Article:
• Space-Junk: Non-functioning hardware and bits of debris floating around in Earth’s orbit are “Space Junk”. Inoperative satellites, rockets, fragments of spacecraft, satellites are main sources of Space Junk. Space exploration or any operational mission in orbit like working satellites, space stations, pace telescopes, spacecraft are at risk of colliding with this debris- Space Junk. The most polluted orbits in general are considered to be those between 200-2000 km above Earth (Lower Earth Orbits or LEO), and the 36,000 km orbit (Geosynchronous). – Weforum.org
  • Space hazard: While the chances of a major collision of a massive asteroid hitting earth are low in the near term, there is a certainty that one will happen eventually unless defensive measures are taken. In 2016, a NASA scientist warned that the Earth is unprepared for such an event. In April 2018, the B612 Foundation reported “It’s 100 percent certain we’ll be hit [by a devastating asteroid], but we’re not 100 percent sure when. Also in 2018, physicist Stephen Hawking, in his final book Brief Answers to the Big Questions, considered an asteroid collision to be the biggest threat to the planet.(Source Wikipedia). As of 2020 no proven and standard technology exist to intercept and tackle Near-Earth-Objects (NEO) that could hit earth.
  • Earth alternative: As of 2020, no space colonies have been established or developed for an alternative settlement for mankind in the event of a planetary disaster (such as asteroid hitting earth).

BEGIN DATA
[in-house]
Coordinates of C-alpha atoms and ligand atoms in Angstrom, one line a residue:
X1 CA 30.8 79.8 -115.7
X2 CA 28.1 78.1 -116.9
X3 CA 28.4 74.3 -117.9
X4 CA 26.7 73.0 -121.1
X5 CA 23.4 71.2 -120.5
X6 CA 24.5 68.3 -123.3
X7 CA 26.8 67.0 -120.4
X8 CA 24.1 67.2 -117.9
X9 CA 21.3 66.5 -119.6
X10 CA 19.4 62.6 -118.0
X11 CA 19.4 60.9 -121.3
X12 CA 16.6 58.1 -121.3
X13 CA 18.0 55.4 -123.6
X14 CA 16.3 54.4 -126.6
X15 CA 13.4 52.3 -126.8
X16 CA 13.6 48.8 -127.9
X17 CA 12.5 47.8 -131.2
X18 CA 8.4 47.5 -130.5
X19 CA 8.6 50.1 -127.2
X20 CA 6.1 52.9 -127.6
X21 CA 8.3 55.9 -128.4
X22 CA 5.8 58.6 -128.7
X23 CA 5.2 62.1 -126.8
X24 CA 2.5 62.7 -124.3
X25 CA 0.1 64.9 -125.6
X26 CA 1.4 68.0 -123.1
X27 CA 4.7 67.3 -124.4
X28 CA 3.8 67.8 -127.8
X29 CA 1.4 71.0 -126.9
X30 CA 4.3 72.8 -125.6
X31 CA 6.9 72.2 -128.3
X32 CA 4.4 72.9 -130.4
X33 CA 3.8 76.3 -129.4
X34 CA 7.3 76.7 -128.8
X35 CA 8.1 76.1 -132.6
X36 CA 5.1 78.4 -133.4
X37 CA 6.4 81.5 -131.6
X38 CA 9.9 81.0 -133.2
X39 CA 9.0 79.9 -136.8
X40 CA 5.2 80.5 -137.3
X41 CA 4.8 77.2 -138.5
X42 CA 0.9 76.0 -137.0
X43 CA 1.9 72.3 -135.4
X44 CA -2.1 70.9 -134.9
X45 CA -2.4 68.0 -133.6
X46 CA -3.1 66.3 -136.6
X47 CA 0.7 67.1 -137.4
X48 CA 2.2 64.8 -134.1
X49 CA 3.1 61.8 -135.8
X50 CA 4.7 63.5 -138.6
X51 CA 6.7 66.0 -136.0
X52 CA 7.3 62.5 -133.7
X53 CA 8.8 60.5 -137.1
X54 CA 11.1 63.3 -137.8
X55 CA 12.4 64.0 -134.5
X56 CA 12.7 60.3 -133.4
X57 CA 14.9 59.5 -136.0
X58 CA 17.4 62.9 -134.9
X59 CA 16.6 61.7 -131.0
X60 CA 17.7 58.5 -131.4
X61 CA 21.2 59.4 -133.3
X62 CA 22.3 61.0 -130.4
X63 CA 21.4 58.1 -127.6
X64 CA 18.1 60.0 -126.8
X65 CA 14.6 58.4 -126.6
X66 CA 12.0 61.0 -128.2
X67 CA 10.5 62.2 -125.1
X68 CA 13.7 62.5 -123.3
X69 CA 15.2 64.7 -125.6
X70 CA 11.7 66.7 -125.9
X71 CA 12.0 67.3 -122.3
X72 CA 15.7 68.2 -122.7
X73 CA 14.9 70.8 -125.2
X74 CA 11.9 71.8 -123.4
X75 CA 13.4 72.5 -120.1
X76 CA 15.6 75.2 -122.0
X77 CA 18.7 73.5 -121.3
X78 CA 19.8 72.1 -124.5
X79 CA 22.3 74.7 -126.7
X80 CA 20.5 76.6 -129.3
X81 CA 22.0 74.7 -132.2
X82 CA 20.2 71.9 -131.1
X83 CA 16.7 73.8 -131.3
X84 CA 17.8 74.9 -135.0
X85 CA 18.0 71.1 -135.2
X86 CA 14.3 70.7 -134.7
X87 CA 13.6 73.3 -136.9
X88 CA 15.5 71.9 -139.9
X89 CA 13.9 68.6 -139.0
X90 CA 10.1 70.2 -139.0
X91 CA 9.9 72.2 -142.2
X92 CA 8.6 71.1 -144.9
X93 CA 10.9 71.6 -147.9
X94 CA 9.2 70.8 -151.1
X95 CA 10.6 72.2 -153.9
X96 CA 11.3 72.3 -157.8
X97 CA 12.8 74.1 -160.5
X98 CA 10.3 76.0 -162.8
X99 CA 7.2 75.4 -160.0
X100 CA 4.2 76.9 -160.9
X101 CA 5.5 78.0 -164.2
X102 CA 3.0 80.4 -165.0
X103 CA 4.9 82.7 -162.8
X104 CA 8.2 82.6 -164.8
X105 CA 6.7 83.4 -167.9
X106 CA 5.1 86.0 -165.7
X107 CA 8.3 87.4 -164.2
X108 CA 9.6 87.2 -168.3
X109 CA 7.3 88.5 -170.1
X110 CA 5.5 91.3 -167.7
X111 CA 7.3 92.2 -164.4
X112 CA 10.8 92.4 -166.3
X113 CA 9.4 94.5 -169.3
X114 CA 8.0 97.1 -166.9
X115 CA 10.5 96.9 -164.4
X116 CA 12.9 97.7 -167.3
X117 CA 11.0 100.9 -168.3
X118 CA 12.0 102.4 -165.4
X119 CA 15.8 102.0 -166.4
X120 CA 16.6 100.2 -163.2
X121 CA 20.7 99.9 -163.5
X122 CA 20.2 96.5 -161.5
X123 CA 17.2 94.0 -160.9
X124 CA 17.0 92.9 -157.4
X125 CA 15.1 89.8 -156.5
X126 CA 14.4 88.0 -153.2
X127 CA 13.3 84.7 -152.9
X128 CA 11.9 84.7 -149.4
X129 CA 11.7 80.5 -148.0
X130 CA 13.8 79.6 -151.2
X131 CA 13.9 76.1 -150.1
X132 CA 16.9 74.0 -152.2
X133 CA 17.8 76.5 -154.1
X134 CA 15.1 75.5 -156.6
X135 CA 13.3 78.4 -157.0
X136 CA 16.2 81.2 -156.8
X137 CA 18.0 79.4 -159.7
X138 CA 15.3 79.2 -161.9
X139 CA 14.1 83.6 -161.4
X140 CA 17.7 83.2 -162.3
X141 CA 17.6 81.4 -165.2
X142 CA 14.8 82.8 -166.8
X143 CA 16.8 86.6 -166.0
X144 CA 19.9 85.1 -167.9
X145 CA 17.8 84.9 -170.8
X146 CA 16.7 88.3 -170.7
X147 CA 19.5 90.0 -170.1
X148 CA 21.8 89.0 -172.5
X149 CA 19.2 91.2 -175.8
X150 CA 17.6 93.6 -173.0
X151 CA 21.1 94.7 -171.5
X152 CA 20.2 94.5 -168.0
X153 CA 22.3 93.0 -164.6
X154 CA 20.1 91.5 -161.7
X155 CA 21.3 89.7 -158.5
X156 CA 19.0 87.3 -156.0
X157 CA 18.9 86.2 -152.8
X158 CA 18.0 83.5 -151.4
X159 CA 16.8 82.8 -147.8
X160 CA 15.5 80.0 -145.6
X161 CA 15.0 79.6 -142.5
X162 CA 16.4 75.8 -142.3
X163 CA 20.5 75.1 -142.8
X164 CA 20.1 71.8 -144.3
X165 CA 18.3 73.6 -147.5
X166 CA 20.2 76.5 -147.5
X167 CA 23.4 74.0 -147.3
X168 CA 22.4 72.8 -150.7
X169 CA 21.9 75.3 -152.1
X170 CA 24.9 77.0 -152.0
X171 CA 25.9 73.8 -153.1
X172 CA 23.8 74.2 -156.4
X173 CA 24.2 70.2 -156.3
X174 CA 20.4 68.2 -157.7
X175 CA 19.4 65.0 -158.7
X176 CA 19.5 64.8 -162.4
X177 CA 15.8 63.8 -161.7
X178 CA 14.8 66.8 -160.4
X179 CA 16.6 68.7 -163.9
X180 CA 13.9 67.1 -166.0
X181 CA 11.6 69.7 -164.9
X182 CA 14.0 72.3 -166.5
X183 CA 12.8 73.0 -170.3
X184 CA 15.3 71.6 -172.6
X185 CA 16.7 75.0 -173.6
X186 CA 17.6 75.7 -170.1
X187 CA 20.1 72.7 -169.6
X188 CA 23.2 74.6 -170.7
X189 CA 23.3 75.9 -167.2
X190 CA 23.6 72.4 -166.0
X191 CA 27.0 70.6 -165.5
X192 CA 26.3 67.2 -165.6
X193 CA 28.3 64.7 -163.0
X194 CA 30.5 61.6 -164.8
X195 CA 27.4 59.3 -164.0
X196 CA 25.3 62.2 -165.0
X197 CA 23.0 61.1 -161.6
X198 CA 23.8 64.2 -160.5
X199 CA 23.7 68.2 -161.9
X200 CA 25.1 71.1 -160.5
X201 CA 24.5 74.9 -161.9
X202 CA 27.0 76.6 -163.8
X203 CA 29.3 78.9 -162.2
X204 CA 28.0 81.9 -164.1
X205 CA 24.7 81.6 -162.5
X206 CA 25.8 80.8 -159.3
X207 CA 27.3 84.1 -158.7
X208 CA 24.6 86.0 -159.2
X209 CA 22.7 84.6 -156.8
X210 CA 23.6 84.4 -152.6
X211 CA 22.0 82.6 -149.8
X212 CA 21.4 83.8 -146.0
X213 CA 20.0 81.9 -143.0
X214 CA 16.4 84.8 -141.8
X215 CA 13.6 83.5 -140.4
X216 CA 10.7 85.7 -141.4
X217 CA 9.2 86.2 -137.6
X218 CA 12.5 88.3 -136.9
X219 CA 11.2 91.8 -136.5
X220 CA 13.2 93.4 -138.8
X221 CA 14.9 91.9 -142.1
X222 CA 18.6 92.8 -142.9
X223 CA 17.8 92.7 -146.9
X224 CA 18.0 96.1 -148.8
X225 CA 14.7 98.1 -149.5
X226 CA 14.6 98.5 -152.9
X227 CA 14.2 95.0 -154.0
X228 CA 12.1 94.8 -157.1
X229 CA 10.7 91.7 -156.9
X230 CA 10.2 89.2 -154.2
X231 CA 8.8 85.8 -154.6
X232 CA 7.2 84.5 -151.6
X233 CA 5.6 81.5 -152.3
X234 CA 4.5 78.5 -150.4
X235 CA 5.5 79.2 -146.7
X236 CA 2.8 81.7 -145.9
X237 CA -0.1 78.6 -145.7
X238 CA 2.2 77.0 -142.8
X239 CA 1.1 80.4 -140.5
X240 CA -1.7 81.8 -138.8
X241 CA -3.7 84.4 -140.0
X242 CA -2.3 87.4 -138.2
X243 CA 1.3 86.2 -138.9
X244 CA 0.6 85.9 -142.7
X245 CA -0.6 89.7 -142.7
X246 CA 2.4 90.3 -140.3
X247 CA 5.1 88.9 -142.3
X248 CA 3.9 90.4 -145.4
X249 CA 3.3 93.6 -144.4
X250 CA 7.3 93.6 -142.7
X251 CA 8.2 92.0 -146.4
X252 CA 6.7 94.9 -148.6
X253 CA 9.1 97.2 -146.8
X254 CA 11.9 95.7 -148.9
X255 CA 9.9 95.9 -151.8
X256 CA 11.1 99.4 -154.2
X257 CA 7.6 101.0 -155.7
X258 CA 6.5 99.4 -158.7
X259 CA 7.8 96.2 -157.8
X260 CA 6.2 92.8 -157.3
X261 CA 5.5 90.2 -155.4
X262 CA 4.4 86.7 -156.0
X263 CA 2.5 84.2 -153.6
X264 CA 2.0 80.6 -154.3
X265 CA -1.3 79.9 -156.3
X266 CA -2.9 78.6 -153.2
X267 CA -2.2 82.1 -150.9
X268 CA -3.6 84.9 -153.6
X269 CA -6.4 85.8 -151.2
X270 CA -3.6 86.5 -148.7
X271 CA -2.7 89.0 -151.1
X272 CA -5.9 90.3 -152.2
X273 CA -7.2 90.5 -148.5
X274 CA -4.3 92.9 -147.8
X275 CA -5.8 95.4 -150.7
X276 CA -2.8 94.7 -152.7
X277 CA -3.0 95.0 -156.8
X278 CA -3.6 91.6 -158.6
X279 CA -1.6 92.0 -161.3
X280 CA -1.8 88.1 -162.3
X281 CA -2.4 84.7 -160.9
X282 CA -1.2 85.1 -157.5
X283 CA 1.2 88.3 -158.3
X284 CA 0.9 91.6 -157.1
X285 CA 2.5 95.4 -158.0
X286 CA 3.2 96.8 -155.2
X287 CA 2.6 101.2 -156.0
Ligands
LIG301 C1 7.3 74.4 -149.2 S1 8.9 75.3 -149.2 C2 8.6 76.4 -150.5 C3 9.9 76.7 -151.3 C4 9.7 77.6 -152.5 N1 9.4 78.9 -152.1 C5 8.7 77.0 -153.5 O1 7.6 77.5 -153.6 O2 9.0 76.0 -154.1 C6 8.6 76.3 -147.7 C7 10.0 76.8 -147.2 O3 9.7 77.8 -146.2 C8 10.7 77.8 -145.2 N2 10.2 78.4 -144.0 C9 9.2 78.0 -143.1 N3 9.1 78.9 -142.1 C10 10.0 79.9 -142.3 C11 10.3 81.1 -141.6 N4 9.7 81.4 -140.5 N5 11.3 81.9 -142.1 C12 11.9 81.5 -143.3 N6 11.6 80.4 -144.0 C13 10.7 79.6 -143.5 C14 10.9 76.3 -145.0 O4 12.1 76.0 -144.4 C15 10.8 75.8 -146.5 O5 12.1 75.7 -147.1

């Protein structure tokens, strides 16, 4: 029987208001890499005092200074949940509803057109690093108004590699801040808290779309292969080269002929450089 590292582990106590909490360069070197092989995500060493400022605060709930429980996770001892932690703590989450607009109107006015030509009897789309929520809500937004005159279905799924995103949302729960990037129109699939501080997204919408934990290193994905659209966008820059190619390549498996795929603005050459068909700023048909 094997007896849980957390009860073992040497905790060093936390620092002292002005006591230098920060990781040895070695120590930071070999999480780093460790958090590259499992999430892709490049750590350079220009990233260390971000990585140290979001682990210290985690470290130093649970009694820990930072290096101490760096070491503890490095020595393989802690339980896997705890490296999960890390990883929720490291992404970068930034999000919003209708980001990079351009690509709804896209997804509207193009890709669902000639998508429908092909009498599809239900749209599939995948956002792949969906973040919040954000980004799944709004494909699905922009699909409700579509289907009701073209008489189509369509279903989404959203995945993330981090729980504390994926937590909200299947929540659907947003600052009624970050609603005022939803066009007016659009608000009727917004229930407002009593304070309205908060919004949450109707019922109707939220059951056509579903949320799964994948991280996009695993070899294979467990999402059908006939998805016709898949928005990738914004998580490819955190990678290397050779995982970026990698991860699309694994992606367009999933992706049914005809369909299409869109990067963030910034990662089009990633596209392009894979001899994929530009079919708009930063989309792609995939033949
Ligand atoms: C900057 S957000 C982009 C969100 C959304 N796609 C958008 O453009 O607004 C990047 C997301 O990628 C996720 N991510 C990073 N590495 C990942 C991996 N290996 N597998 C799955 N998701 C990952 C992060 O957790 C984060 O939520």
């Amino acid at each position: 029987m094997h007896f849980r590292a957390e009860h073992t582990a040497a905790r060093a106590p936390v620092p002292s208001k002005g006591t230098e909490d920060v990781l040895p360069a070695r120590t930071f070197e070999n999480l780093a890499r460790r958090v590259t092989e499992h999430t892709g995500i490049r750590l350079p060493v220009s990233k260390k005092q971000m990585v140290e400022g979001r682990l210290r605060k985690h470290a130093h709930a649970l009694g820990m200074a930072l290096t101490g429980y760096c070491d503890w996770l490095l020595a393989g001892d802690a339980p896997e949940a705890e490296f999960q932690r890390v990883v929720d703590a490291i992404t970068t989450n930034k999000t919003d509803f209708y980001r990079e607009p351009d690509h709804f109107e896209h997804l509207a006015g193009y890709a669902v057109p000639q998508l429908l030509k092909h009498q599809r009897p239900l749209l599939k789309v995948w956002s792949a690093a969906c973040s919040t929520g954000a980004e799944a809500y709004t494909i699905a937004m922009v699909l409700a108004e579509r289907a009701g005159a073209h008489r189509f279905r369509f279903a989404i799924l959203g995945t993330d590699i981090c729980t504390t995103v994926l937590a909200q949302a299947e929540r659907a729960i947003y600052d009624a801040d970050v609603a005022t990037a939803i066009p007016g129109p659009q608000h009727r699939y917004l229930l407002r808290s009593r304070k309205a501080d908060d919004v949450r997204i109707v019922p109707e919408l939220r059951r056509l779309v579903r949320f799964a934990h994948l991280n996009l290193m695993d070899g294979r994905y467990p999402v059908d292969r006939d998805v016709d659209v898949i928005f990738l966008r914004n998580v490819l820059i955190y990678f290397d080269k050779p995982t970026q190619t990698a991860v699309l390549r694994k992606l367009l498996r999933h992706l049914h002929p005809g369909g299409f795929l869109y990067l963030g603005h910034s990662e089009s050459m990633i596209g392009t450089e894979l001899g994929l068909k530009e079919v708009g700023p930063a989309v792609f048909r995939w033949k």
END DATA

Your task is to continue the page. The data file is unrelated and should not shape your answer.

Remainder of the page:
• Space-Junk: Any human-made object in orbit that does not serve a useful purpose is considered debris. Debris from space missions, debris from satellite tests, fragmentation of debris and accidental collisions of satellites. A hundreds of thousands of man-made objects are orbiting around earth-from dead satellites to errant nuts and bolts, putting our working satellites at risk. There is no universal government bodies that foster and enforce global standards in space junk waste mitigation. Biggest issues are financing and international cooperation. The question of who pays for these ‘garbage collection’ missions is a tricky one. Challenge is negotiating the international diplomatic space and persuading a country to de-orbit old satellite derbies (Weforum.org).
  • Space Hazard: Dangerous asteroids have struck the Earth in the past and will do so again in future. Asteroids are rocky, revolving around the sun. There are millions of asteroids, ranging in size from hundreds of miles to several feet across. According to Space.com asteroids are leftovers from the formation of our solar system about 4.6 billion years ago. Early on, the birth of Jupiter prevented any planetary bodies from forming in the gap between Mars and Jupiter, causing the small objects that were there to collide with each other and fragment into the asteroids seen today.
  • Earth alternative: Space colonization is permanent human habitation off the earth. As of 2020 no space colonies have been built. Currently, the building of a space colony would present a set of huge technological and economic challenges. Building self-sustained space colony for mankind survival require invention in construction, material, a massive amount of money and resources.